In the depths of my 6-year battle with my eating disorder, I had completely lost myself. The true me was missing, tucked away behind carefully constructed walls and thick layers of self hatred and fear. I had turned my back on my true self, choosing instead to look outward instead of within. Outside of my self felt safe, yet I couldn’t seem to escape the weight of my truth, which I felt was stuck to me like a backpack of bricks. I kept trying to outrun it… I was busy, always VERY busy and consumed with a never ending to-do list. I tried to avoid it by being what everyone else thought I “should” be, how I “should” look, or saying what I “should” say. I was the ultimate people pleaser – so tuned into others needs and feelings and wants that there wasn’t any room for mine. Mine got stuffed aside, behind those layers and walls, yet they were still there, waiting to be heard, to be seen, to be tended to.
I did not want to hear them or see them. I was on a mission to numb out all the pain. To not have needs or desires. Not even food or rest. I felt safety in the not needing, the not asking, the not using my voice. In this space I was neither not enough nor too much. I felt that only if I could stay in this place of selflessness would I be able to be loved. And so I based my worth on a number on a scale, not what was deep inside of me.
Yet because her needs and yearnings are real and pressing, she must find some way to express them: she puts into body what she cannot yet put into words. Her eating disorder serves as her voice, her attempt to express and meet her needs and desires without directly asking for anything. ― Sheila M. Reindl, Sensing the Self: Women’s Recovery from Bulimia
When I finally ended up in recovery, sitting in a counselor’s office, I was numb. I had become so purposely disconnected from myself that I didn’t know who I was at all anymore. I felt like a shell of a person, buckled under the weight of my stuffed away feelings and needs. The ability to need and want and express felt oceans away. The real me was adrift, somewhere, long lost, and I felt I would never find her again. And I honestly wasn’t sure if I wanted to.
We are so ruled by what people tell us we must be that we have forgotten who we are. ― Leo Buscaglia
In recovery I discovered a profound truth about self love and self care. These concepts that had always seemed so foreign to me, so outside of my grasp, were actually SKILLS that could be learned. I had always thought they were somehow just “for others” and not “for people like me.” But what I came to realize was that no one had ever TAUGHT me how to love or care for myself! That there were steps and tools that could be learned and practiced so they grew stronger. All that was missing was the willingness to try! And to show up for myself. But to show up for myself, I had to put down that bag of bricks and stop running. I had to open it up and face myself. Because what we often don’t realize is that our relationship with ourselves is a relationship like any other. It needs attention and time and nurturing for it to thrive. We have to spend time with ourselves so that we can get to know who we truly are. Our feelings and our needs are not our enemies but instead our friends, trying to point us in the direction of happiness and peace. And the soft voice of our inner self is always whispering to us – we just have to make time to listen, and to let her know it’s safe to be heard.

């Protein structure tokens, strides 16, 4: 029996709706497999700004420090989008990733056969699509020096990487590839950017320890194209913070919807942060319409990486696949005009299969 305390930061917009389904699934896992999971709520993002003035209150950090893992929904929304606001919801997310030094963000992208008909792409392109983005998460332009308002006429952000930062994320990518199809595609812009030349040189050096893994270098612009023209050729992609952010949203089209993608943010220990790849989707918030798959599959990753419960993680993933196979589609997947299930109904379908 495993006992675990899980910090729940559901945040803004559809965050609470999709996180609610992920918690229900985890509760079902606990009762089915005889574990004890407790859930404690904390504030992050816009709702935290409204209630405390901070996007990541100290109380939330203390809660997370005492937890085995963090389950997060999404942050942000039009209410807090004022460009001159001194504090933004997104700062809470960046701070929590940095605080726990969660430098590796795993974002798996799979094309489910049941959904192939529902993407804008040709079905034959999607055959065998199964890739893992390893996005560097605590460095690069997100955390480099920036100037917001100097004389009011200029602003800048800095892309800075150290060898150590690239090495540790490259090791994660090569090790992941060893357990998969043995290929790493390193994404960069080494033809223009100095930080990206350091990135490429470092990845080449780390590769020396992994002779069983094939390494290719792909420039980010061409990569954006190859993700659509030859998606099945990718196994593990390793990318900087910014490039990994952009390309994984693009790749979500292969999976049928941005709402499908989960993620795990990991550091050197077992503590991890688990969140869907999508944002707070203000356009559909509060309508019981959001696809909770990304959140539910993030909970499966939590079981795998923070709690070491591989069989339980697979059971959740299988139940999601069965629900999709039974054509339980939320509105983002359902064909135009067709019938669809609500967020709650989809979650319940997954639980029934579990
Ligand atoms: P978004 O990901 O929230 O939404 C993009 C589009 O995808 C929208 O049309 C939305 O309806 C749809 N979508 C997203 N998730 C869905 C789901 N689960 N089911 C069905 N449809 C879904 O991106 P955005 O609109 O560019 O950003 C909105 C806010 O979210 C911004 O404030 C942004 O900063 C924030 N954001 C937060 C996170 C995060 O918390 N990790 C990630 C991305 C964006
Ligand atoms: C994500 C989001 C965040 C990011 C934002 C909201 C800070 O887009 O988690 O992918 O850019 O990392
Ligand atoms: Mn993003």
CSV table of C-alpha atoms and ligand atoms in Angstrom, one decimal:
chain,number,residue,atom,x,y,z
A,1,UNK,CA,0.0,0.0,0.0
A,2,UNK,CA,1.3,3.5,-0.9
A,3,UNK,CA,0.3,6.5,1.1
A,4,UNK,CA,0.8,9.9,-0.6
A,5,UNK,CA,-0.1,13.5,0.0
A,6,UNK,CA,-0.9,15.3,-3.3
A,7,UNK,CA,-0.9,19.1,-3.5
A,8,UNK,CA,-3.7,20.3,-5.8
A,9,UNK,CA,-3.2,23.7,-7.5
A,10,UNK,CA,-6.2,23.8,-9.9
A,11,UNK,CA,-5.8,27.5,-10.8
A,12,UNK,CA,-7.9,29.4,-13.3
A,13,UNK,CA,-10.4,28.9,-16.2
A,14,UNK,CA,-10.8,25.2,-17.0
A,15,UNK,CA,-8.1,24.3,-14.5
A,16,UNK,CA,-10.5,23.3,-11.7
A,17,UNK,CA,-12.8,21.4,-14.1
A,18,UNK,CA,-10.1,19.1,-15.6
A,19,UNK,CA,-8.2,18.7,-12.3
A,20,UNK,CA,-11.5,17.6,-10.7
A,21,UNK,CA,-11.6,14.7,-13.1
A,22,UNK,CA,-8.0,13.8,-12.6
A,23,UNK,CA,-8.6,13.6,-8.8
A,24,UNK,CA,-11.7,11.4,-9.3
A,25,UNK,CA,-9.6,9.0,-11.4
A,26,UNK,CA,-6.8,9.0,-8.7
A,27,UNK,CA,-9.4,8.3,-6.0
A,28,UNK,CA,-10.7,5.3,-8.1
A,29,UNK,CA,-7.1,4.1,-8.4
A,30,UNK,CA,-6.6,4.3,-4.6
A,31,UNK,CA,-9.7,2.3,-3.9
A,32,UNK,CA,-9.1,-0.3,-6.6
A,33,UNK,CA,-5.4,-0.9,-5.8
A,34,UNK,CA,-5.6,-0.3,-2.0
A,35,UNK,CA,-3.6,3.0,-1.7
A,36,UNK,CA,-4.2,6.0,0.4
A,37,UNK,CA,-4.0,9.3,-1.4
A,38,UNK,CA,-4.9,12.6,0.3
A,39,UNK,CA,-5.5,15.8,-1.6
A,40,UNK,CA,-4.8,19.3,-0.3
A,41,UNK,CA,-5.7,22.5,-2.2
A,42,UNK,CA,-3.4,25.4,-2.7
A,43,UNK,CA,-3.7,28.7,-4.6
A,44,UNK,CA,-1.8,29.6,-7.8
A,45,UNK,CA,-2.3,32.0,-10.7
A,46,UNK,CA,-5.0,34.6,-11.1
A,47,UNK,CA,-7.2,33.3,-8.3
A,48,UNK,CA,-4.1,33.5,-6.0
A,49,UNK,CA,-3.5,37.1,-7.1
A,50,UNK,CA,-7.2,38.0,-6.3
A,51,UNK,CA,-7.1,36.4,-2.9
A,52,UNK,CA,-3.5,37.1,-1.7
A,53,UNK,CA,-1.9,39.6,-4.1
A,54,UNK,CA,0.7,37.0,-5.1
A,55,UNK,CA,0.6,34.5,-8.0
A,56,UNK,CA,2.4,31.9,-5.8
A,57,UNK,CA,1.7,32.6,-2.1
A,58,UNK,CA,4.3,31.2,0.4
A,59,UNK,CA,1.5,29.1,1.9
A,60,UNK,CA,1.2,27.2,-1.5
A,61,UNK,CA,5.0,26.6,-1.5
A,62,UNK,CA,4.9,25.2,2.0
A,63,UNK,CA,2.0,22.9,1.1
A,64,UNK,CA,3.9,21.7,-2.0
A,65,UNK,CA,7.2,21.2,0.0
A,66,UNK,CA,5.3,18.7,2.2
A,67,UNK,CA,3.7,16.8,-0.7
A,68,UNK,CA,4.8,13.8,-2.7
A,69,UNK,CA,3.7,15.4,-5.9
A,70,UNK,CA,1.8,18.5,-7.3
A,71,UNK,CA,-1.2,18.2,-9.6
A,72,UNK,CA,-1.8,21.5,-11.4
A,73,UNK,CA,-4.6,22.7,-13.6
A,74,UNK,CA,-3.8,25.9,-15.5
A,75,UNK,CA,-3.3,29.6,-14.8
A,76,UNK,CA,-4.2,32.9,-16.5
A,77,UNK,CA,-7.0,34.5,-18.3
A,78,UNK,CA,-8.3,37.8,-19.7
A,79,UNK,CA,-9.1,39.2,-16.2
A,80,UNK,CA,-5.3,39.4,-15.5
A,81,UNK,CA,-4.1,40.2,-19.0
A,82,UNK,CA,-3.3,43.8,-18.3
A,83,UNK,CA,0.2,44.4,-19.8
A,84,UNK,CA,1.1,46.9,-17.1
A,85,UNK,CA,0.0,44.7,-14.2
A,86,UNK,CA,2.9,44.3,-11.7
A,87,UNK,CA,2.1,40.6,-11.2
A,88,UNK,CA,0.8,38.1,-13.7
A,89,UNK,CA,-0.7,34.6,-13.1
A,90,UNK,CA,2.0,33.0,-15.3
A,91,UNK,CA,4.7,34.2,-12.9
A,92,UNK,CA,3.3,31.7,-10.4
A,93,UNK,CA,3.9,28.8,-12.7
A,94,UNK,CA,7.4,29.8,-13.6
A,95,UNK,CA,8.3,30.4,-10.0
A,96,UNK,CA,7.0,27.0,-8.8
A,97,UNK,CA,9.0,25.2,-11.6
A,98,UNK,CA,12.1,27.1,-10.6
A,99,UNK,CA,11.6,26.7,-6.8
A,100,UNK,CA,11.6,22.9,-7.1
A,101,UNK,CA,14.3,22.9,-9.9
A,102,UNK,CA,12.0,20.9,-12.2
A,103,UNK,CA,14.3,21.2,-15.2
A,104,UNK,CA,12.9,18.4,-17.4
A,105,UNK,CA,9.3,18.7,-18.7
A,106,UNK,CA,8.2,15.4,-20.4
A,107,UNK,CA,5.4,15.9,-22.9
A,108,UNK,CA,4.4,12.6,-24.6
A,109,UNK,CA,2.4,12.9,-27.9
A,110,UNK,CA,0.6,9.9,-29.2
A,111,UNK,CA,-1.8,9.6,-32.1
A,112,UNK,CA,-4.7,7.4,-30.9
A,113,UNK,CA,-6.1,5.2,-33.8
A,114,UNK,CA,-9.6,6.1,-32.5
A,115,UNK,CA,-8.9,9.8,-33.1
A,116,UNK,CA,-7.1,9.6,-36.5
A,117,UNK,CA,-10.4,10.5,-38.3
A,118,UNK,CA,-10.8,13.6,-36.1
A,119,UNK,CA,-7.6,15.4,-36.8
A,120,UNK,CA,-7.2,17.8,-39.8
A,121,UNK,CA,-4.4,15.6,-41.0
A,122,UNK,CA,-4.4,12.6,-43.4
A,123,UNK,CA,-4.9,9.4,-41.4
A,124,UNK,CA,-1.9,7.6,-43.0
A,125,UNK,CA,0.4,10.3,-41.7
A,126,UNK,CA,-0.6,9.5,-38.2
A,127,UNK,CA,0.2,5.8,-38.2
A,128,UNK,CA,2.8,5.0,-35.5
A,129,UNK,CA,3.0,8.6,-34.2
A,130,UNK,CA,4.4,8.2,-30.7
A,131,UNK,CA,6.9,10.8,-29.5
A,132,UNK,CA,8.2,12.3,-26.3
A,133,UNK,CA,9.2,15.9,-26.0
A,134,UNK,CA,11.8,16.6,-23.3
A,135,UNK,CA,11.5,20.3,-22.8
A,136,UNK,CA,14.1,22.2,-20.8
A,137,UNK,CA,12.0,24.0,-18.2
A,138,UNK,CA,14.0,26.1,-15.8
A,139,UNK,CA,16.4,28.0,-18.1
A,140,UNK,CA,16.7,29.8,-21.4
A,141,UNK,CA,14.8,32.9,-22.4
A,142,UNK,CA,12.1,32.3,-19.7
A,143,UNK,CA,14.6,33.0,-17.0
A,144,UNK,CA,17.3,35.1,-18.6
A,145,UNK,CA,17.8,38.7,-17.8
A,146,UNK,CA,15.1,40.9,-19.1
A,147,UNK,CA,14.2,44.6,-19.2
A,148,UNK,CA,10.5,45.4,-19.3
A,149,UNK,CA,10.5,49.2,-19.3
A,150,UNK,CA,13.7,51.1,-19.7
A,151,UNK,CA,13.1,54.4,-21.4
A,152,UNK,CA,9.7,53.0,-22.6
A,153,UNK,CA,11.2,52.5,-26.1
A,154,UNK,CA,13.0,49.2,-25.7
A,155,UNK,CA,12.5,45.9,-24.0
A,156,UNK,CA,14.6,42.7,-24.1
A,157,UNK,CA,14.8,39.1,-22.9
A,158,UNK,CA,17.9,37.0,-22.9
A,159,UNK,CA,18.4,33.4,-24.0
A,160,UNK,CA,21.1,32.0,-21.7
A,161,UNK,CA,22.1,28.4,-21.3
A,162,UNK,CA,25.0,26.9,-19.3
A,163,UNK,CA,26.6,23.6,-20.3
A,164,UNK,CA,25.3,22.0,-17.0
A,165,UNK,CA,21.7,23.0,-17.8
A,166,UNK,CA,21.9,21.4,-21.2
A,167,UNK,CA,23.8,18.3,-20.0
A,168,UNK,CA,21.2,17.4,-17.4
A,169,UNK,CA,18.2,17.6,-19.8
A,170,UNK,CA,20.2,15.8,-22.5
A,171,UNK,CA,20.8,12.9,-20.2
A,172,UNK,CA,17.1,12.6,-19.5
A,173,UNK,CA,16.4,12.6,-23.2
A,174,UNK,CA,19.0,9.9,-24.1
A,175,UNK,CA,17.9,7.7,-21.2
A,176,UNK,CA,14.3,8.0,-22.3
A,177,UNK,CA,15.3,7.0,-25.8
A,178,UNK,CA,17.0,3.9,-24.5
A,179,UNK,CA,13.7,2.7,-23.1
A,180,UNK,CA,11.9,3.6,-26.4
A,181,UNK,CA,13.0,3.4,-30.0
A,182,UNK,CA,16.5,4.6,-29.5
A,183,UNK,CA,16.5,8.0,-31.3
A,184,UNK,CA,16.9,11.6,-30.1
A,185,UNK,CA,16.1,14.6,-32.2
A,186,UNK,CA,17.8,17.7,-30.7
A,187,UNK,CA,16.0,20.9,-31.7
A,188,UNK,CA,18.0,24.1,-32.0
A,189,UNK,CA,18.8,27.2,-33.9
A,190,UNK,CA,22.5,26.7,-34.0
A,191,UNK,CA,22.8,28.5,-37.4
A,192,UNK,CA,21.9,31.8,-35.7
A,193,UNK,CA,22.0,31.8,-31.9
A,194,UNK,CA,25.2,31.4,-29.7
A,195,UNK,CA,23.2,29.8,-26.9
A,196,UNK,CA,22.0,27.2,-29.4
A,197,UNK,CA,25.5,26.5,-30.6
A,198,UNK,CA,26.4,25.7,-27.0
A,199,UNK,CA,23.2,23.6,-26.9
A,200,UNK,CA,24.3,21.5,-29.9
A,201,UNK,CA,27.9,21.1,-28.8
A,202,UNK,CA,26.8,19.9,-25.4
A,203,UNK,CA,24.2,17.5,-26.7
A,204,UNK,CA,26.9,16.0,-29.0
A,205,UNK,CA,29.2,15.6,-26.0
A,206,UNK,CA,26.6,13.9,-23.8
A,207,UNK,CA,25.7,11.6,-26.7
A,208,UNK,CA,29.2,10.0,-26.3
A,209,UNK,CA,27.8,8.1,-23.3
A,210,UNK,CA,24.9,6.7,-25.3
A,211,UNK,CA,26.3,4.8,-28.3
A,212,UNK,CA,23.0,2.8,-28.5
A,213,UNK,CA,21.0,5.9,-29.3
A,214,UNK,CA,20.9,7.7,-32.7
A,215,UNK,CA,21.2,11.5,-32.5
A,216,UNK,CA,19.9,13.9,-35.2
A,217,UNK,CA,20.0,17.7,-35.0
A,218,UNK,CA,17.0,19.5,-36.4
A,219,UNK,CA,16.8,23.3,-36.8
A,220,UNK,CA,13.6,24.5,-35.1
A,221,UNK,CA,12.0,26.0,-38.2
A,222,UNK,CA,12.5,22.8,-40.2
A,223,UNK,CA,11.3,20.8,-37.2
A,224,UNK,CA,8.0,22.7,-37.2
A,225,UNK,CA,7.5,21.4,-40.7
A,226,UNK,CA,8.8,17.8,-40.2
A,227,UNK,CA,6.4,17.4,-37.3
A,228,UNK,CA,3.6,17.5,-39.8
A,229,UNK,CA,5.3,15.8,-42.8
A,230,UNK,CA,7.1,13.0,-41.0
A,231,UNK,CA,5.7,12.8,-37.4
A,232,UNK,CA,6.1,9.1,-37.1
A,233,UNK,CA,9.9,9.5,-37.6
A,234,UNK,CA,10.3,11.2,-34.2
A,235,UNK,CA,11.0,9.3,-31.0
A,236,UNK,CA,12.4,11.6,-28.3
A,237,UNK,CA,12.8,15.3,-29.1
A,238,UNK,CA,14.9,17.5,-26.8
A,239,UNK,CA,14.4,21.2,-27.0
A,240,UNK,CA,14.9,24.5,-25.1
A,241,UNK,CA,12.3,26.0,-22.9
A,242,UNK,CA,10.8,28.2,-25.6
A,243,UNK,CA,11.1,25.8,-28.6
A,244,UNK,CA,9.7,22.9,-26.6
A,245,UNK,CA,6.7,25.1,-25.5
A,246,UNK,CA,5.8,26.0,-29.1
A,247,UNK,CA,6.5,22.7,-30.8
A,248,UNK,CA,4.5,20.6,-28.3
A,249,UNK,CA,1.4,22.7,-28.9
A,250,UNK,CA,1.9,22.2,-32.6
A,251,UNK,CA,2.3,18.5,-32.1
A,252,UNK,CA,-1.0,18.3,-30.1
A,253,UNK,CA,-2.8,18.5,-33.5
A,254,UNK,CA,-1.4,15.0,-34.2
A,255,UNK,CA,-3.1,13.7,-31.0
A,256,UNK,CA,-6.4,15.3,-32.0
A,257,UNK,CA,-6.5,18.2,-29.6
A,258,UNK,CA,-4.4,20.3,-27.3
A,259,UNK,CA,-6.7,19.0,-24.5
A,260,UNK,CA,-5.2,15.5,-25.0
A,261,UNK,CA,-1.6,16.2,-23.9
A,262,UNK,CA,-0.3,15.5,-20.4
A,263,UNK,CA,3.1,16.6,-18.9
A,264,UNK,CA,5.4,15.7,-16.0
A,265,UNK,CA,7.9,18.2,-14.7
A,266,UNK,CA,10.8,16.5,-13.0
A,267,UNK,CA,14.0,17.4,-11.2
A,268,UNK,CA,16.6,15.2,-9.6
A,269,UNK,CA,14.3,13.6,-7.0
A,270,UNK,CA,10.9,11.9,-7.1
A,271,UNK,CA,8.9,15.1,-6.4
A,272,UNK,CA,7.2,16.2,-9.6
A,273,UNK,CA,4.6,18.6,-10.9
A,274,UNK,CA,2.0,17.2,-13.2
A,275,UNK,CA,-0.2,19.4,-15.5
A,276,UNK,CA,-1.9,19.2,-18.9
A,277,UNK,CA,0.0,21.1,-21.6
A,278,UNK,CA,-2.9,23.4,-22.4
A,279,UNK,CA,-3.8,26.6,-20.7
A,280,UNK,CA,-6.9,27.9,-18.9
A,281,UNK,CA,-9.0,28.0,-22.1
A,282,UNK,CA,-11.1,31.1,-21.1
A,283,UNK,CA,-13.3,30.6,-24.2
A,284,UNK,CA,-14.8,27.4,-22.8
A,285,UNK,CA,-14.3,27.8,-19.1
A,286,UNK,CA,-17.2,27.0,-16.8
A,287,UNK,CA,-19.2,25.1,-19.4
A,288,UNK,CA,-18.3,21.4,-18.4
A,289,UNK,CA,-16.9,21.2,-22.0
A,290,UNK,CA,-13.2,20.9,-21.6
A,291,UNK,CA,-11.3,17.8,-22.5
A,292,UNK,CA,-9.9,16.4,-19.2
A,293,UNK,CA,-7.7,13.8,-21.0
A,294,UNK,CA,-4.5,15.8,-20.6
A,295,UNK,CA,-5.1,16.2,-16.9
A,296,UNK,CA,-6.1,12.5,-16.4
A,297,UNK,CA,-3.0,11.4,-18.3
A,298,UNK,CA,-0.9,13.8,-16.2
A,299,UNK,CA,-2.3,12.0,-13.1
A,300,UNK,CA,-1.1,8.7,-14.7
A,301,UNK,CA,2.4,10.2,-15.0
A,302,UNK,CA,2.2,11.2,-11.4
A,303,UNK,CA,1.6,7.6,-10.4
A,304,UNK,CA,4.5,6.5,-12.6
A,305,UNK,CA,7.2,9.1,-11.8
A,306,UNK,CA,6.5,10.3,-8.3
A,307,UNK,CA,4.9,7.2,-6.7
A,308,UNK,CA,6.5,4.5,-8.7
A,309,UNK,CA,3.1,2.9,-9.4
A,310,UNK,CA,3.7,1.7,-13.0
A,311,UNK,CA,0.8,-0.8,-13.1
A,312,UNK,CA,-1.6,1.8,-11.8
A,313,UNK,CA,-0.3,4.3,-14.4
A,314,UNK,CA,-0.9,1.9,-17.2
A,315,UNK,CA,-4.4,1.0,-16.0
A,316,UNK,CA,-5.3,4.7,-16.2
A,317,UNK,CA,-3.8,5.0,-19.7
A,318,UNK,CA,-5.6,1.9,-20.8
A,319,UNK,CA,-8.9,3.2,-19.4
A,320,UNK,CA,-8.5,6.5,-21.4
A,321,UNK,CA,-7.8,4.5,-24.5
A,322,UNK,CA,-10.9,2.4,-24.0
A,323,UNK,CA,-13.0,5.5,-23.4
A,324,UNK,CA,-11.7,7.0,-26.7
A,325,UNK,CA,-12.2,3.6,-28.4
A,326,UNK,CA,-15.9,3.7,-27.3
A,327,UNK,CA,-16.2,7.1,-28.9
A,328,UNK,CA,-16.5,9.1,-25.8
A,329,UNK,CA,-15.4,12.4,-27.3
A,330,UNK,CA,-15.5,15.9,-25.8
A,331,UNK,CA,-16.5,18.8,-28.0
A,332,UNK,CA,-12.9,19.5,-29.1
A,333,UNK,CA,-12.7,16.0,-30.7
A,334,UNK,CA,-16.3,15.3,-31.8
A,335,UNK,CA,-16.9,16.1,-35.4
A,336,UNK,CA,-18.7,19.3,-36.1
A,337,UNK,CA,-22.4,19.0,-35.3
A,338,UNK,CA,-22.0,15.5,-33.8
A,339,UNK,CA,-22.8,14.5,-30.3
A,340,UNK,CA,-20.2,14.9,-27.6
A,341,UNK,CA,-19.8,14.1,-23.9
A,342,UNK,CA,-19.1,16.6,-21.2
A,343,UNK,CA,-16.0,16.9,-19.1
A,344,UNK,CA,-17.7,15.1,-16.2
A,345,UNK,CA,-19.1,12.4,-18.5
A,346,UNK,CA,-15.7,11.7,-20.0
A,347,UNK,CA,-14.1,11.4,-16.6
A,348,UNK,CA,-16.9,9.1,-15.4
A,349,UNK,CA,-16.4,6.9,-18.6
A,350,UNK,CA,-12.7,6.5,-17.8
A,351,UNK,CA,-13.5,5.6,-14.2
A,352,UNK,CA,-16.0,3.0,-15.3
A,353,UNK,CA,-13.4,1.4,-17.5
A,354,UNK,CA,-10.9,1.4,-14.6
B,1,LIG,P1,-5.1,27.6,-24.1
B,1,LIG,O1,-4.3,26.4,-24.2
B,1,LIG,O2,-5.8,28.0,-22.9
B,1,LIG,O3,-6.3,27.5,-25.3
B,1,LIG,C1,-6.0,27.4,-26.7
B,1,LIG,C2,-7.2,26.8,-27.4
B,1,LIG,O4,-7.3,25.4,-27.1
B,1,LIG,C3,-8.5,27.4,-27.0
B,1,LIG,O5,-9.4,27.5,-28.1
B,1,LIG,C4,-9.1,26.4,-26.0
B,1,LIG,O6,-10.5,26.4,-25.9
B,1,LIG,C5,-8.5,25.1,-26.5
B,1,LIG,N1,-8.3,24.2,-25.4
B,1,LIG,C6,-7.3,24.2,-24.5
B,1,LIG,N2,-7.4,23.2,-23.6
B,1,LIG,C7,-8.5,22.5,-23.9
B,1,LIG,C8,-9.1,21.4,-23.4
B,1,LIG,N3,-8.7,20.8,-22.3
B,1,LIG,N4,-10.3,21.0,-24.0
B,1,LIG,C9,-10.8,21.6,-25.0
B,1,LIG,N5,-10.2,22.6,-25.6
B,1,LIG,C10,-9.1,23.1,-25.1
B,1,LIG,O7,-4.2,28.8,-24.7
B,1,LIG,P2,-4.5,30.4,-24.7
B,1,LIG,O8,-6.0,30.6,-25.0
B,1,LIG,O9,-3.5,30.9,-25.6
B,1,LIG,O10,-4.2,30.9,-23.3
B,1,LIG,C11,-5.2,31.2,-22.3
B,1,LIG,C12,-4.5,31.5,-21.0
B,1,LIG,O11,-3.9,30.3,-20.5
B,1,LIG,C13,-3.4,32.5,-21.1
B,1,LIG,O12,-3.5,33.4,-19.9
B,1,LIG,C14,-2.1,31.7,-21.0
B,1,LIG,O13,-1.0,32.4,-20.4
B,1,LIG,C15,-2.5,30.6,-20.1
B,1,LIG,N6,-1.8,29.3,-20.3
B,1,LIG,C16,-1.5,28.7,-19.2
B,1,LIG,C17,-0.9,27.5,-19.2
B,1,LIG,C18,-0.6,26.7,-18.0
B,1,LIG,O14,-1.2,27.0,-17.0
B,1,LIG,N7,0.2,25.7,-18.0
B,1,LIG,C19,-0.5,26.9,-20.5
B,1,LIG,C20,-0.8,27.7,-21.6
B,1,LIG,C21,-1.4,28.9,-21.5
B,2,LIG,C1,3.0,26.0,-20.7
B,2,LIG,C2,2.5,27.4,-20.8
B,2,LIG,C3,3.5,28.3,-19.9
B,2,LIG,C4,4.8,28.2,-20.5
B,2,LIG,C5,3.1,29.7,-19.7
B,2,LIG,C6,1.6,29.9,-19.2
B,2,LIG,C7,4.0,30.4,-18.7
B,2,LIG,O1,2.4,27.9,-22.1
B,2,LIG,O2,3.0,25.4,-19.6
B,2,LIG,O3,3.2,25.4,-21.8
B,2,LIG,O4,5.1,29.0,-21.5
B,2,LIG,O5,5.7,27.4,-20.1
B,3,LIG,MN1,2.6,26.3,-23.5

When I first started practicing self connection it felt almost impossible. I didn’t know how to be with myself in a quiet, nurturing way. I had to sit on my hands to stop myself from doing something to distract away from my thoughts and feelings. But over time, through quiet time, journaling, meditation, and practicing using my voice, I began to find my long lost friend. My self. And in this process of re-discovering her I found that the boogie man in the closet – all my feelings and needs – weren’t so scary after all. I had been running so aimlessly from these “demons” of feelings of shame and self hatred. But by shining a light on them, giving them space to breathe and be heard, they dissipated. This conscious effort to re-connect with my truth and my inner blueprint was what got me through and has kept me in recovery. I no longer look outside of myself for validation or strength, but within. Your inner self is wise and strong, and always there to help you. Healing happens by itself when you are open to it. When you have the willingness to open up to your long lost self.
Recovering is a process of coming to experience a sense of self. More precisely, it is a process of learning to sense one’s self, to attune to one’s subjective physical, psychic, and social self- experience. These woman’s core sense of shame and their difficulty tolerating painful emotions had led them to avoid turning their attention inward to their internal sense of things. In recovering, they ‘came to their senses’ and learned to trust their sensed experience, in particular their sense of ‘enoughness.’ ― Sheila M. Reindl, Sensing the Self: Women’s Recovery from Bulimia
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